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WMJ. 2013 Jun;112(3):111-6.

Fish consumption and advisory awareness among older Wisconsin fishermen.

Author information

1
Wisconsin Division of Public Health, Bureau of Environmental and Occupational Health, Madison, Wis , USA.(Imm, Anderson, Knobeloch); Wisconsin Department of Natural Resources, Fisheries Management, Madison, Wis (Schrank). pamela.imm@wi.gov

Abstract

OBJECTIVES:

The provision of fish consumption advice issued by the Wisconsin Department of Health Services (DHS) and Department of Natural Resources (DNR) has evolved over the past 40 years. In 2010, DHS received a US Environmental Protection Agency Great Lakes Restoration Initiative (GLRI) grant to evaluate existing advisory approaches, identify gaps, and adapt current communication approaches.

METHODS:

Previous research conducted by DHS found that older, male anglers eat more sport fish and have higher body burdens of persistent contaminants found in fish than other groups. As part of the GLRI, Wisconsin DHS and DNR aimed to engage this subpopulation and improve communication by using an Internet-based survey to collect information about fishing habits, consumption, and advisory awareness. At the end of the survey, participants were provided with answers to advisory questions and links to relevant online information. From fall 2011 through spring 2012, 827 men aged 50 and older completed this survey.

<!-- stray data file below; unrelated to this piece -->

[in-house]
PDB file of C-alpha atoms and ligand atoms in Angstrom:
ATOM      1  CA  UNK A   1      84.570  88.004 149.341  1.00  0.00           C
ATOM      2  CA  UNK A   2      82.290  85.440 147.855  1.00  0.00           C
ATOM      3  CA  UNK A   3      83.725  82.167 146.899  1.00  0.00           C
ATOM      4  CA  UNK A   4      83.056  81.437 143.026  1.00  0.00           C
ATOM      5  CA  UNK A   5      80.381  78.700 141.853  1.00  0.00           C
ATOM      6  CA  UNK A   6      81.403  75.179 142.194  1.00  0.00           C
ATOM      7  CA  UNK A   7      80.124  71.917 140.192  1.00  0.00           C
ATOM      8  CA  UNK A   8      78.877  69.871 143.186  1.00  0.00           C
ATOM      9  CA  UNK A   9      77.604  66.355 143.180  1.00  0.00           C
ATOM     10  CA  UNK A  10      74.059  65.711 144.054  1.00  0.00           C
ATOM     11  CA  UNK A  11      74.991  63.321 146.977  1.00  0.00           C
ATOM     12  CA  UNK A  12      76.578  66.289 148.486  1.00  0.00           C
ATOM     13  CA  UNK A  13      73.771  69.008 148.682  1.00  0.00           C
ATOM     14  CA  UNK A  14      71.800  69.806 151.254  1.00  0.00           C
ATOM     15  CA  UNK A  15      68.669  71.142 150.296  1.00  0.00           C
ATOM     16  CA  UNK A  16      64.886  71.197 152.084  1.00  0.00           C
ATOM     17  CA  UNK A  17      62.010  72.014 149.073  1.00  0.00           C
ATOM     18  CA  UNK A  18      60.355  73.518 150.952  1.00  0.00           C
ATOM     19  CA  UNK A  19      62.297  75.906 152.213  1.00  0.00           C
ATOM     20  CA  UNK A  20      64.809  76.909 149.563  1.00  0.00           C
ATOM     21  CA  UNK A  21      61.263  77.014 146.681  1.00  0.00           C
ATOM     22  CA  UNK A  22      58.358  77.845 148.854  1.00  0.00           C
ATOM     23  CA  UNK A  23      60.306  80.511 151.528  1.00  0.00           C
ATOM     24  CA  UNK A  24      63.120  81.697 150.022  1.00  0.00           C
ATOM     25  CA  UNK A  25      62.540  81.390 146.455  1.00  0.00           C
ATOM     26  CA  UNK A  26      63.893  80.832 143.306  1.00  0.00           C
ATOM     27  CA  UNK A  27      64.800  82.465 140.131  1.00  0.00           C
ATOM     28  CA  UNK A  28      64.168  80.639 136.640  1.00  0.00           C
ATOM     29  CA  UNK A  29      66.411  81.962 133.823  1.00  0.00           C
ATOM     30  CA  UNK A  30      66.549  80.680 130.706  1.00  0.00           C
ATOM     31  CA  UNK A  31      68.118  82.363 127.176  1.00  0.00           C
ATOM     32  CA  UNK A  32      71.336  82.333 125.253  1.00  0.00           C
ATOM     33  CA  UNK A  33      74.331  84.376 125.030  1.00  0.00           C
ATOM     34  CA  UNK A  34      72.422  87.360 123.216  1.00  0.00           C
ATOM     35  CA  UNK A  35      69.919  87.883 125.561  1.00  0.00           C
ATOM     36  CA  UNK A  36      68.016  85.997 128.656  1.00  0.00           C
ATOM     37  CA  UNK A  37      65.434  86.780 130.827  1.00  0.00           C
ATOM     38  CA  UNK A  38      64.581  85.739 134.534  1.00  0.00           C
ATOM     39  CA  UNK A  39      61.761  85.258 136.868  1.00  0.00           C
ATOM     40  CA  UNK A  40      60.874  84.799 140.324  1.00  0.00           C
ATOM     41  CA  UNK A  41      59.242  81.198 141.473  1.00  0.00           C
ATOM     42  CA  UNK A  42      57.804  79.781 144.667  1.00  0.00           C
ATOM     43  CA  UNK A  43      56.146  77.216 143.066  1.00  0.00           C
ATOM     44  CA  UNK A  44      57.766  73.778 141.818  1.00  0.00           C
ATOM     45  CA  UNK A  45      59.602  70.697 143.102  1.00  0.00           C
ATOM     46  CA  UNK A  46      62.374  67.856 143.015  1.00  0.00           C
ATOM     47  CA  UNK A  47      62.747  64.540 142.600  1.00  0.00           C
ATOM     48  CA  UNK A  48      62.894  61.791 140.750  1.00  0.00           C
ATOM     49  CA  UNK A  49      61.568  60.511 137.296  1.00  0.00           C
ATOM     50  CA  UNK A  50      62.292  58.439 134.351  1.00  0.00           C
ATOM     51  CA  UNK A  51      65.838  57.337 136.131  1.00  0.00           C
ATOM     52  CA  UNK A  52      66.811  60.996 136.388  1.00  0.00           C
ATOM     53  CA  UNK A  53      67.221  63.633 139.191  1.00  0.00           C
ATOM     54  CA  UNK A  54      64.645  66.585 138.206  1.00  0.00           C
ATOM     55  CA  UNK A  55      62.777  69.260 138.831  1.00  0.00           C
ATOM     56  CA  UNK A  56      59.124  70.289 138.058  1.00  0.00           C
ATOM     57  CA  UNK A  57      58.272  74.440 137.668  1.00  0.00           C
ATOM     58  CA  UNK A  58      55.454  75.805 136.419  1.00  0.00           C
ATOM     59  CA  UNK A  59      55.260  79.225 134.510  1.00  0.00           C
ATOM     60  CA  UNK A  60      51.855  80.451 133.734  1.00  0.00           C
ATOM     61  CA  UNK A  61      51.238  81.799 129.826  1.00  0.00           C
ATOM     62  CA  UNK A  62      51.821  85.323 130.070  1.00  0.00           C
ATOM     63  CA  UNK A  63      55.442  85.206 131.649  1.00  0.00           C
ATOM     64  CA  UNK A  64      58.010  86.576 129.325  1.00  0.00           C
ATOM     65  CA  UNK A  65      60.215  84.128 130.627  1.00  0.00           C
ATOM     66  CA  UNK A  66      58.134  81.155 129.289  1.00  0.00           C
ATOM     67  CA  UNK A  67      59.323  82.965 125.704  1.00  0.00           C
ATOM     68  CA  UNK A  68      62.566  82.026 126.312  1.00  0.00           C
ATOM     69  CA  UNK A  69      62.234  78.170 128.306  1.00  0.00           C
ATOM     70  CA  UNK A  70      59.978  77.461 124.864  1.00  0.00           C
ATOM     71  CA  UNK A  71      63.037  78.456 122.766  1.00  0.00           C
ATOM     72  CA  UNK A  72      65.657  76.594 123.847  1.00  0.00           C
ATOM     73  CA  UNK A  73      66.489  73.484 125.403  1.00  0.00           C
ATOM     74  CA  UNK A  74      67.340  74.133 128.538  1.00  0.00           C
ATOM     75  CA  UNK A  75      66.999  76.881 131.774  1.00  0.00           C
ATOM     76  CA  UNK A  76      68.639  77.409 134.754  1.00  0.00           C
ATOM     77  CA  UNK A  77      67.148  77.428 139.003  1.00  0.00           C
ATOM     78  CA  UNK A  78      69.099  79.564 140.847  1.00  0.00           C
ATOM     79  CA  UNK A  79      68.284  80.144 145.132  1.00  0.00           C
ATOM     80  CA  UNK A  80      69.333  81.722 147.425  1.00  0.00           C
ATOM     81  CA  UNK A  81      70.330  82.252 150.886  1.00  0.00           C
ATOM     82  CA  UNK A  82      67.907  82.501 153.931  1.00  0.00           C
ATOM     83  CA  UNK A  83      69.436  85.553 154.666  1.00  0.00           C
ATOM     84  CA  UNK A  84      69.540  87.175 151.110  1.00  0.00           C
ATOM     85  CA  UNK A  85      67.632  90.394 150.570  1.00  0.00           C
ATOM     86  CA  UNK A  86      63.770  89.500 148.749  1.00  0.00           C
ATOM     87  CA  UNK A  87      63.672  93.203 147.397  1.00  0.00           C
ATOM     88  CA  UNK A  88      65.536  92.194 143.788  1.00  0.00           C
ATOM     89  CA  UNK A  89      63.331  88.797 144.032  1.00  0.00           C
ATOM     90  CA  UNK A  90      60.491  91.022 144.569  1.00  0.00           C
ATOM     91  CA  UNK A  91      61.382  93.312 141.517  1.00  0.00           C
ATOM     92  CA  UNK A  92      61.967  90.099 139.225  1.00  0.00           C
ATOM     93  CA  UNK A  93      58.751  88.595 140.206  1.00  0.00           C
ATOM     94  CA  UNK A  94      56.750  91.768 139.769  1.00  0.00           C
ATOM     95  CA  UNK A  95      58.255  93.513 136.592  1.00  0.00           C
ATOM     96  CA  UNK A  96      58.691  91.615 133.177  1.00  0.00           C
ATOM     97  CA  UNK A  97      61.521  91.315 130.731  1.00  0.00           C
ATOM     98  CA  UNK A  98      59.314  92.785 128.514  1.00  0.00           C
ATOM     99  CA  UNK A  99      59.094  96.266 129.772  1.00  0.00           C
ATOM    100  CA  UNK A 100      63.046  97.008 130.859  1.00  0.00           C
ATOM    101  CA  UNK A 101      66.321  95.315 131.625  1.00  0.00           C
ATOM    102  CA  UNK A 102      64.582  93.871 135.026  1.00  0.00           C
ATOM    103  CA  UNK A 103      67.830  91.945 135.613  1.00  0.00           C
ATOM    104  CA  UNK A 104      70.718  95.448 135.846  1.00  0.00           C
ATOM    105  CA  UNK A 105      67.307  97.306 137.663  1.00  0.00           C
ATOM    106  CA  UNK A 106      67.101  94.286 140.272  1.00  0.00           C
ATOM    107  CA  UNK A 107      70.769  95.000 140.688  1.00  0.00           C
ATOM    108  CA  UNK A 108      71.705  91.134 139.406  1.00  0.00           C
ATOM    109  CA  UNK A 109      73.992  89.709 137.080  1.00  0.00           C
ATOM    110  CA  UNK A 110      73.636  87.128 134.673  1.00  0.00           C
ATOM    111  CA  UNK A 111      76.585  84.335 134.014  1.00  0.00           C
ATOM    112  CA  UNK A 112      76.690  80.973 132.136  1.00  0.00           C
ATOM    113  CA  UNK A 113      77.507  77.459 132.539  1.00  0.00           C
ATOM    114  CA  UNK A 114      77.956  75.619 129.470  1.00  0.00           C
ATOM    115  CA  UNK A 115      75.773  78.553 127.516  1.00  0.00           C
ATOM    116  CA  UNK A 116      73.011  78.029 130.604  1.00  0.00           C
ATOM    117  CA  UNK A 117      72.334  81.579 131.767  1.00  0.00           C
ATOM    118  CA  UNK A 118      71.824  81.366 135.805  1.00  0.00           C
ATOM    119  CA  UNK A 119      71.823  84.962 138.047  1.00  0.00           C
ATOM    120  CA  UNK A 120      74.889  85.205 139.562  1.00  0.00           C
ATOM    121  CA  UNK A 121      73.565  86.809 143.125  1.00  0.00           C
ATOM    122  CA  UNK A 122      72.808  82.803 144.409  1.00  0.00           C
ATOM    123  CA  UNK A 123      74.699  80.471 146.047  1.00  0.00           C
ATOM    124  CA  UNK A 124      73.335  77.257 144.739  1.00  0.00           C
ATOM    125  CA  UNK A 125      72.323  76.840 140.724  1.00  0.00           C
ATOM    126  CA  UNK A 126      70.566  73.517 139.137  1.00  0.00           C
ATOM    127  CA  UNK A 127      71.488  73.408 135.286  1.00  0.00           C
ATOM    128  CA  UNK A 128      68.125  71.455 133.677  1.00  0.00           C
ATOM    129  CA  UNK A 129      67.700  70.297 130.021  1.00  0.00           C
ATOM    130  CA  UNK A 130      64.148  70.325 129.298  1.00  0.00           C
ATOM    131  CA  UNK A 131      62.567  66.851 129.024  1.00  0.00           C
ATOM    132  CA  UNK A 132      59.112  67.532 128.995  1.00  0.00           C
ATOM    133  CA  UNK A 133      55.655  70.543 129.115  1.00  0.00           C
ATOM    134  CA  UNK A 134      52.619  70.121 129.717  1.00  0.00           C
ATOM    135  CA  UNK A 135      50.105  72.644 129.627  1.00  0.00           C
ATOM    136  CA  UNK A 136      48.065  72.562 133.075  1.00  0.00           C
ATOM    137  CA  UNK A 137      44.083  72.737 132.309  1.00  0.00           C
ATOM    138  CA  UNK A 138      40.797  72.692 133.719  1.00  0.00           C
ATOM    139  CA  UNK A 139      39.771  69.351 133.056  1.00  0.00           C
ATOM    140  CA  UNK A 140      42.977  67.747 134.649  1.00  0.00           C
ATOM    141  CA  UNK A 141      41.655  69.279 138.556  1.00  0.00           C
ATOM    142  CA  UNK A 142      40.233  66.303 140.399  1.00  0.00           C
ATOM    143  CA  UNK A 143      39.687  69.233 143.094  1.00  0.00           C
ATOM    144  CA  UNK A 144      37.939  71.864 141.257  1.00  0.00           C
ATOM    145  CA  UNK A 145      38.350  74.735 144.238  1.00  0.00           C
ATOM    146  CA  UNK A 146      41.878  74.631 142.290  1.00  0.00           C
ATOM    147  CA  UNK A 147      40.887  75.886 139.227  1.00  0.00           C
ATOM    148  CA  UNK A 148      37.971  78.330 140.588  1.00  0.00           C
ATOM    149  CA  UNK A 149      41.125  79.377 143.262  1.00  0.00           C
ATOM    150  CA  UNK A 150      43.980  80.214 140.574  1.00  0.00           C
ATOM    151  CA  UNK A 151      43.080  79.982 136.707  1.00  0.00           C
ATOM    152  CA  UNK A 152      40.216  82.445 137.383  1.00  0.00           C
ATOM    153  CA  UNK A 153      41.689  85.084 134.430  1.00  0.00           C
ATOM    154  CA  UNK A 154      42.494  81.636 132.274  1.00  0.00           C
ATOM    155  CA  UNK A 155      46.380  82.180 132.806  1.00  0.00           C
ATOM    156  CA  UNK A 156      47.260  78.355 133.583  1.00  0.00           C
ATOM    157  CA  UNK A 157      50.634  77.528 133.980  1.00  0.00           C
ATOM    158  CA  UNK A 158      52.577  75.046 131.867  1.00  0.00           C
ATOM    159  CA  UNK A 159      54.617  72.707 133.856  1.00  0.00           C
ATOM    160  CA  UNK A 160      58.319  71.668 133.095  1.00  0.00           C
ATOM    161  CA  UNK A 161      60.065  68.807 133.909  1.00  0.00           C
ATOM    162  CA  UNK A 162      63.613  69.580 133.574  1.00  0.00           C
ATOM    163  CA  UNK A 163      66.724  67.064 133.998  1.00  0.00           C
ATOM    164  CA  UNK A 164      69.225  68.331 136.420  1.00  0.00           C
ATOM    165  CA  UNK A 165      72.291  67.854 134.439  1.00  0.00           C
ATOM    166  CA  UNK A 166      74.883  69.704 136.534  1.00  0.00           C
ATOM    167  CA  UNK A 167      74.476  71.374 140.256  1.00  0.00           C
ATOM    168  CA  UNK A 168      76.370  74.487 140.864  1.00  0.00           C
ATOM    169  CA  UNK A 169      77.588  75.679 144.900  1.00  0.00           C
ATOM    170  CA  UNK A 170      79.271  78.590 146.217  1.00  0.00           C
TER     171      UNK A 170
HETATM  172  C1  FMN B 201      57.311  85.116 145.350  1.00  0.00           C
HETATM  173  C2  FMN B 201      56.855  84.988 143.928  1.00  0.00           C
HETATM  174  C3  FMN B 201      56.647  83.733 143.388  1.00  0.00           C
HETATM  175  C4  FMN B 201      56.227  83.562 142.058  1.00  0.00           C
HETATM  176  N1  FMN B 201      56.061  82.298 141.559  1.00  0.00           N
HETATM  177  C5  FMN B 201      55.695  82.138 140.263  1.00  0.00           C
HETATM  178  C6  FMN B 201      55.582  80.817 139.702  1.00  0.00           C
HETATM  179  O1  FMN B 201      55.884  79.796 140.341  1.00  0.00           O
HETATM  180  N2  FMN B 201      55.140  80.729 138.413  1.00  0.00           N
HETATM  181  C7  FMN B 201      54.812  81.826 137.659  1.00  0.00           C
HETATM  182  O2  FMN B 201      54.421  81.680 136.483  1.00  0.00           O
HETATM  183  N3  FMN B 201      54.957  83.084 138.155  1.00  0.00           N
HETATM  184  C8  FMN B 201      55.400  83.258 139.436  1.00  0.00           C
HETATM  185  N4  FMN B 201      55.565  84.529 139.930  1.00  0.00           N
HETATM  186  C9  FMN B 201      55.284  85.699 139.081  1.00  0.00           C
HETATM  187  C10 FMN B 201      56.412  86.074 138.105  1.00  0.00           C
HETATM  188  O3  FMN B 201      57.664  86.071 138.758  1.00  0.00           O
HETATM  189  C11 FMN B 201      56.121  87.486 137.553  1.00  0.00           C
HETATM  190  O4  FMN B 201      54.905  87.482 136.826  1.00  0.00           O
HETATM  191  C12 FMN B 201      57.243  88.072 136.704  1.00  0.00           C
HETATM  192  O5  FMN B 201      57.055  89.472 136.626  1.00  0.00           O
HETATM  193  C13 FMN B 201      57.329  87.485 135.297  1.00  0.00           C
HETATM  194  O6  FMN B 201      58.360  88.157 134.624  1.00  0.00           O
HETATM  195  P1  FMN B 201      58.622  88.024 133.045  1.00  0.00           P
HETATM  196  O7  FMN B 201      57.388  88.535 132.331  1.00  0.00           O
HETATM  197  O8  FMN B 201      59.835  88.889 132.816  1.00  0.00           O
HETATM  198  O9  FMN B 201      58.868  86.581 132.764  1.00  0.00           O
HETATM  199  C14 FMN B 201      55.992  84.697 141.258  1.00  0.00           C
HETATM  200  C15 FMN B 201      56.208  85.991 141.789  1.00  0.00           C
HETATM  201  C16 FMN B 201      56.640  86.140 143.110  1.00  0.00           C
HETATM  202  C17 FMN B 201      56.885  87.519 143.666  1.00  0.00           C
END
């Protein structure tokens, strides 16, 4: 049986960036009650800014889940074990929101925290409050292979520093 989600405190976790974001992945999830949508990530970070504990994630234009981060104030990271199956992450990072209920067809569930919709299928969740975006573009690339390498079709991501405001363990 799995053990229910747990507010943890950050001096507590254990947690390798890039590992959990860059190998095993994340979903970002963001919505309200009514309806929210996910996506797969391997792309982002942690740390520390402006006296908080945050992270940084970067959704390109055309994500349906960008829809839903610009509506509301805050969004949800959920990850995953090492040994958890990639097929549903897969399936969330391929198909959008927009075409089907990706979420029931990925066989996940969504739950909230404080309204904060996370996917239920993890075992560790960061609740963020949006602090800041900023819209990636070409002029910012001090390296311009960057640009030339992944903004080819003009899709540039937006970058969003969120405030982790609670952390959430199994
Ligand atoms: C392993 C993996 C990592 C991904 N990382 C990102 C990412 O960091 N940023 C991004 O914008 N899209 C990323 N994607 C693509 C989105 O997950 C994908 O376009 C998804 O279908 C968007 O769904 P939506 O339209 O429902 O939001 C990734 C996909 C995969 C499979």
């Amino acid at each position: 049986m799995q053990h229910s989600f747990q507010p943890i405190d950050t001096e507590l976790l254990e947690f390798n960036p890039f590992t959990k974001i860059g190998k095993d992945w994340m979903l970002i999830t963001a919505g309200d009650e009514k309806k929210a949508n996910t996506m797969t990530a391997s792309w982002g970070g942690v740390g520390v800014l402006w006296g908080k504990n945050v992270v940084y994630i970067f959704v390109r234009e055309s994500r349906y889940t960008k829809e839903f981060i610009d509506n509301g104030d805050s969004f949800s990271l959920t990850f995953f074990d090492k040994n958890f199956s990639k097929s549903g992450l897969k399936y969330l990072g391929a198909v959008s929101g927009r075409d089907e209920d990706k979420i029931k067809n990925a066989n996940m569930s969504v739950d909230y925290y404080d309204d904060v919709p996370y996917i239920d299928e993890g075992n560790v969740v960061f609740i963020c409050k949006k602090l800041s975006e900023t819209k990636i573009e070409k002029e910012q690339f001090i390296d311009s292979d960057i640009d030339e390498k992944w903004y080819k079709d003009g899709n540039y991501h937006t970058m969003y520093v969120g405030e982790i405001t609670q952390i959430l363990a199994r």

RESULTS:

Nearly all fishermen were aware of the existence of consumption advisories. Although awareness was high, penetration of traditional outreach materials was low with fewer than 35% having seen any of the pamphlets featured in the survey. Knowledge of the advisories was significantly higher among residents of counties along Lakes Michigan and Superior and among more frequent sport fish consumers. Men who were aware of these advisories were significantly more likely to have modified their consumption behavior.

CONCLUSION:

Wisconsin's experience suggests general awareness among older male anglers. Participation in the online survey and responses to sources of advisory information supports the need to expand the current outreach program to reach and inform the fish-consuming public.

PMID:
23894808
[Indexed for MEDLINE]
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